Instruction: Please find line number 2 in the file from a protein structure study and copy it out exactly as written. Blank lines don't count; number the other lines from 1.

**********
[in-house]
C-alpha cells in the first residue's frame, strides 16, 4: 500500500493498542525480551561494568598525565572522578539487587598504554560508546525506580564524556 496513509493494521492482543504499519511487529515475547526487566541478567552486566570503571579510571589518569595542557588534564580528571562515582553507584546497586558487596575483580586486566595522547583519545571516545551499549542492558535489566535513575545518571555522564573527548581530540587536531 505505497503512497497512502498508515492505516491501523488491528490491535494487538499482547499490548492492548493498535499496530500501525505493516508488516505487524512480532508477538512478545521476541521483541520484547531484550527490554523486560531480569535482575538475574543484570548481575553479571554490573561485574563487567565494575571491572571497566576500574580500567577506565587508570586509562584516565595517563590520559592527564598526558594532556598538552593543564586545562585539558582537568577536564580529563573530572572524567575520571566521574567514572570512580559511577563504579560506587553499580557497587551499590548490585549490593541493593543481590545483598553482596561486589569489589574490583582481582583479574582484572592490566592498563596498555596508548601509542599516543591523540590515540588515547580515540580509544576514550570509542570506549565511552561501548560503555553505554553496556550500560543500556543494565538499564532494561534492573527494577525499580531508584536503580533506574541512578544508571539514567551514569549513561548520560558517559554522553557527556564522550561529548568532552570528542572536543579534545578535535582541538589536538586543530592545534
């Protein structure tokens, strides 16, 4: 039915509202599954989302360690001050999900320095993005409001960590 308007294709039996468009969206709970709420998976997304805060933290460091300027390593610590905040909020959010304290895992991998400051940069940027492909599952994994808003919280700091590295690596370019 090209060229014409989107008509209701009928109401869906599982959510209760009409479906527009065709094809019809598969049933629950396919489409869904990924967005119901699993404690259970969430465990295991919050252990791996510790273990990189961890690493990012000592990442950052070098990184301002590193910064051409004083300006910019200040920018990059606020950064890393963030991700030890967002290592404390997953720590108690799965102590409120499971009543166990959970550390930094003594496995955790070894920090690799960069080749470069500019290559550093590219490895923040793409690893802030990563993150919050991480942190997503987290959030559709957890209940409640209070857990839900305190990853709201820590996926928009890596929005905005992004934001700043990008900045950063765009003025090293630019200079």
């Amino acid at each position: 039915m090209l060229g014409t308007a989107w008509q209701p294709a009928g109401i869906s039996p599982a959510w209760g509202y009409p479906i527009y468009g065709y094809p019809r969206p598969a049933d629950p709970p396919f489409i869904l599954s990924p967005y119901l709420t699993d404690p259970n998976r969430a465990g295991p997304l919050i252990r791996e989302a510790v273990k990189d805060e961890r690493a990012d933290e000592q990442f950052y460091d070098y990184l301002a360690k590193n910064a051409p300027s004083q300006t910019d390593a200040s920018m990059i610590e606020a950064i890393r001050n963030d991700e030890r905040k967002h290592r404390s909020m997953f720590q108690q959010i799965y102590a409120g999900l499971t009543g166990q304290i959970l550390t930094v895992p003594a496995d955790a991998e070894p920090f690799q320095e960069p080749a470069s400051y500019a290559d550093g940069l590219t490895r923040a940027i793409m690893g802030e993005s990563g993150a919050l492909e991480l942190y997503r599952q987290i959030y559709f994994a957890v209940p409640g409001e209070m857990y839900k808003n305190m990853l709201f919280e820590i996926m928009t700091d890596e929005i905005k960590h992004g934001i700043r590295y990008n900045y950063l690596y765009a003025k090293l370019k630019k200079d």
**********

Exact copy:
C-alpha cells in the first residue's frame, strides 16, 4: 500500500493498542525480551561494568598525565572522578539487587598504554560508546525506580564524556 496513509493494521492482543504499519511487529515475547526487566541478567552486566570503571579510571589518569595542557588534564580528571562515582553507584546497586558487596575483580586486566595522547583519545571516545551499549542492558535489566535513575545518571555522564573527548581530540587536531 505505497503512497497512502498508515492505516491501523488491528490491535494487538499482547499490548492492548493498535499496530500501525505493516508488516505487524512480532508477538512478545521476541521483541520484547531484550527490554523486560531480569535482575538475574543484570548481575553479571554490573561485574563487567565494575571491572571497566576500574580500567577506565587508570586509562584516565595517563590520559592527564598526558594532556598538552593543564586545562585539558582537568577536564580529563573530572572524567575520571566521574567514572570512580559511577563504579560506587553499580557497587551499590548490585549490593541493593543481590545483598553482596561486589569489589574490583582481582583479574582484572592490566592498563596498555596508548601509542599516543591523540590515540588515547580515540580509544576514550570509542570506549565511552561501548560503555553505554553496556550500560543500556543494565538499564532494561534492573527494577525499580531508584536503580533506574541512578544508571539514567551514569549513561548520560558517559554522553557527556564522550561529548568532552570528542572536543579534545578535535582541538589536538586543530592545534